Once again, our economy is changing. Just like the industrial revolution brought new opportunities for advancement, the digital economy is also bringing with it new ways for people earn a living – either full time or on the side. While this can bring tremendous opportunity for enterprising workers, companies have taken advantage of the new “gig economy” by classifying their employees as independent contractors, even if they don’t qualify.
While working as an independent contract can come with perks like being able to make your own hours, there are downsides, such as paying your own Social Security and self-employment tax. At the same time, companies using independent contractors don’t have to pay Social Security or employment tax on their independent contractors, although they do sacrifice a certain amount of control over the workers as a result, and they usually pay a little more by the hour, day or project.
But lately it seems like companies want to have their cake and eat it, too. Lawsuit after lawsuit has been filed against major companies for allegedly misclassifying their workers as independent contractors, even when they allegedly don’t meet all the requirements. Such a situation puts workers at a significant disadvantage when they have to bear all the financial burdens of being an independent contractor, without any of the perks.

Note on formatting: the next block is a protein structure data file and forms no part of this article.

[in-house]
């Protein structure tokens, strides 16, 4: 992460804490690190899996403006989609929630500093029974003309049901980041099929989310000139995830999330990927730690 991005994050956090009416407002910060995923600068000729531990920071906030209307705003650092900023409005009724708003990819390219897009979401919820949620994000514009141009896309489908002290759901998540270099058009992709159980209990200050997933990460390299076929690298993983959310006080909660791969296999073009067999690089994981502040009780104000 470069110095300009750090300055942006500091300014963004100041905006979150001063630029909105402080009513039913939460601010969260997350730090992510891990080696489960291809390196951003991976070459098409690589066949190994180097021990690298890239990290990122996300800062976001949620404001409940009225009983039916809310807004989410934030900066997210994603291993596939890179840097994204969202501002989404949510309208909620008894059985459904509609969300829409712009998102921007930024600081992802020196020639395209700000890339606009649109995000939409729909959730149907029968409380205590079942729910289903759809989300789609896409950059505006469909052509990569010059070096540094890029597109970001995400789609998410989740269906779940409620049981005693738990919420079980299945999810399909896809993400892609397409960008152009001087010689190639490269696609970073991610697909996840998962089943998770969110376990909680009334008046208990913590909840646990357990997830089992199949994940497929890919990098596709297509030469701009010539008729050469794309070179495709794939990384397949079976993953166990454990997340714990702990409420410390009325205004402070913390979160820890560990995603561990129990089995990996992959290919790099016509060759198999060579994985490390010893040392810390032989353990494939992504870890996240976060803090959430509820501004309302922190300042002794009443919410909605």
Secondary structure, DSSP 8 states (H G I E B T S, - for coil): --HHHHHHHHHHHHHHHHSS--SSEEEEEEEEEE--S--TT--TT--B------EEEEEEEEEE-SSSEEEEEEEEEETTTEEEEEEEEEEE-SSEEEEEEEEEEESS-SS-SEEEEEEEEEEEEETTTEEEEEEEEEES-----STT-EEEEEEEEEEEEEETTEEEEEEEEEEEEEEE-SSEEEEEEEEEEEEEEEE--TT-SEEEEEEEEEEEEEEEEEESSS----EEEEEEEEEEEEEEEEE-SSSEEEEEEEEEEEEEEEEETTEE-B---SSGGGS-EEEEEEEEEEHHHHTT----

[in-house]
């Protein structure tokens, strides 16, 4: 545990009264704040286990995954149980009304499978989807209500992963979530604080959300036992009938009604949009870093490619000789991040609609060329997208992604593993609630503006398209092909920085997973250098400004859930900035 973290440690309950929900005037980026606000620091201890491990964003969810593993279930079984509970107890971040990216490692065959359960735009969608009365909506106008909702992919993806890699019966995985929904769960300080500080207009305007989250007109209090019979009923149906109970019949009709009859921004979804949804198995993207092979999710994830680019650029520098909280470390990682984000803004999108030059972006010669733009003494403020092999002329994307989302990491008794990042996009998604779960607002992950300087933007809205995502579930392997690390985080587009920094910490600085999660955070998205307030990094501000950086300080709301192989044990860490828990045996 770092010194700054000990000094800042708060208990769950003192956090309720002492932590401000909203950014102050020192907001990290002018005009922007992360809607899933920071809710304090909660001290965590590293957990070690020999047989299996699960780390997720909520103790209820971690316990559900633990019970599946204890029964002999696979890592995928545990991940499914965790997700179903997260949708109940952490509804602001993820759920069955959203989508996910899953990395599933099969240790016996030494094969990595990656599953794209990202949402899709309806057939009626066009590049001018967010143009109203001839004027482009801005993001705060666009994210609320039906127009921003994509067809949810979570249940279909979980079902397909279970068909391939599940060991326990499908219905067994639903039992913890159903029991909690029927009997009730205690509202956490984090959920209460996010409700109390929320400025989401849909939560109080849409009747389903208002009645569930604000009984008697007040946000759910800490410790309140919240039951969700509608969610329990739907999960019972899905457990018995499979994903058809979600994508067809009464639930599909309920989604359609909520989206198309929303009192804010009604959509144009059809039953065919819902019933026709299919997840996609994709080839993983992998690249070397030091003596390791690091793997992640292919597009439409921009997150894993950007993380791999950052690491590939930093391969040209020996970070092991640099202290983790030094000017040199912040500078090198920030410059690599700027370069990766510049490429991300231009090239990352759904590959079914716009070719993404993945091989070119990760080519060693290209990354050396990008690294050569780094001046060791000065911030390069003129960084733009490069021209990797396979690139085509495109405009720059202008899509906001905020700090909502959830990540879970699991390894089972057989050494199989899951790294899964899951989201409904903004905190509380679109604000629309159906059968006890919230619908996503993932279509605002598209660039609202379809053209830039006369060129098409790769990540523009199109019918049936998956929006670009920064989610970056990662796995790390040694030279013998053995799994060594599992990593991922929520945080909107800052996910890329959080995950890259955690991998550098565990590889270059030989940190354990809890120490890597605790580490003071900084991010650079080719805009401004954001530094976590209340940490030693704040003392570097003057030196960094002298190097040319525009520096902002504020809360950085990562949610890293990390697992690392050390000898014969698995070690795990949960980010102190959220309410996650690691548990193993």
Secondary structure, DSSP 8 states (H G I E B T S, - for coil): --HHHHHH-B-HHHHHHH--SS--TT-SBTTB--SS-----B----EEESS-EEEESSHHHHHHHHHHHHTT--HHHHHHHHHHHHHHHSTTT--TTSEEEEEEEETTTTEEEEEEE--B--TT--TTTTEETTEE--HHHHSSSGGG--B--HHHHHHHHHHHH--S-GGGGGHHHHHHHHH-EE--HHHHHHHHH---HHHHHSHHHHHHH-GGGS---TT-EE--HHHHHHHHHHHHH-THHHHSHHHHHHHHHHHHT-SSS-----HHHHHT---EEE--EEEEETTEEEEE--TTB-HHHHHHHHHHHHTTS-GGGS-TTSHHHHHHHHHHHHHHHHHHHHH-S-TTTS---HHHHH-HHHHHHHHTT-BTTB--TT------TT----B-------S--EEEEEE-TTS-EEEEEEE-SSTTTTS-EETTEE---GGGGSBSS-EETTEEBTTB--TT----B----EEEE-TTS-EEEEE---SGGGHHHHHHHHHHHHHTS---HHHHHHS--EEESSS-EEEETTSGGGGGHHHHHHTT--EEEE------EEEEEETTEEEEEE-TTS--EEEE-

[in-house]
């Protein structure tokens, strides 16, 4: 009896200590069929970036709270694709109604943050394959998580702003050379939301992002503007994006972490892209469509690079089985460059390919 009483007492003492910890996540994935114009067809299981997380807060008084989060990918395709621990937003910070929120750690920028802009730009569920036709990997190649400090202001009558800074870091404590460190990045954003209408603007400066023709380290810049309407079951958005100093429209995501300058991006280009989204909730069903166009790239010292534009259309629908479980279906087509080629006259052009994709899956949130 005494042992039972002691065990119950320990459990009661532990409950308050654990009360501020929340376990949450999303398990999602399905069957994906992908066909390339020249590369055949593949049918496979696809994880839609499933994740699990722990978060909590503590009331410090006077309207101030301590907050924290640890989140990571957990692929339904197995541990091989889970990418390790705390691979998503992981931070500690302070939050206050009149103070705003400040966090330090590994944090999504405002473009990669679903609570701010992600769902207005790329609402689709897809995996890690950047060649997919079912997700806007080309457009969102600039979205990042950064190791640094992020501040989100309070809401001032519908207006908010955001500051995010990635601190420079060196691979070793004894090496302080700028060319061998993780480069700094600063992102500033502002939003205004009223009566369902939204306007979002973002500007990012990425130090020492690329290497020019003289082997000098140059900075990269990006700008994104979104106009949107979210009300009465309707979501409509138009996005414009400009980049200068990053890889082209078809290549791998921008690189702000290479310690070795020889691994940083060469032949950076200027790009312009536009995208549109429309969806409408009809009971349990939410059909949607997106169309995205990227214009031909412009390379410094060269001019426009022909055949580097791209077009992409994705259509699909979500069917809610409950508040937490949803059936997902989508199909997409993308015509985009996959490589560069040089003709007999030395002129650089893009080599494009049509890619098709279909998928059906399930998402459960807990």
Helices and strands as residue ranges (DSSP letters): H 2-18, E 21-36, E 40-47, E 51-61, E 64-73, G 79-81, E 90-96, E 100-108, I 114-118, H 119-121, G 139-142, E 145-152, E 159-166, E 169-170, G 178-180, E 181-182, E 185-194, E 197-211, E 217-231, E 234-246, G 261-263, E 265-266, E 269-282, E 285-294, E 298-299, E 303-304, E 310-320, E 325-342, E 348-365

The California Supreme Court has recently agreed to hear a case involving such allegations against Dynamex Operations. In doing so, the court may decide to reconsider California’s previous definition of “employee” and the Court may decide on a new test to determine whether a worker is an employee or an independent contractor. Since 1989, courts have been using the Borello test, but that might not be enough to handle the needs of workers almost 30 years later. Continue reading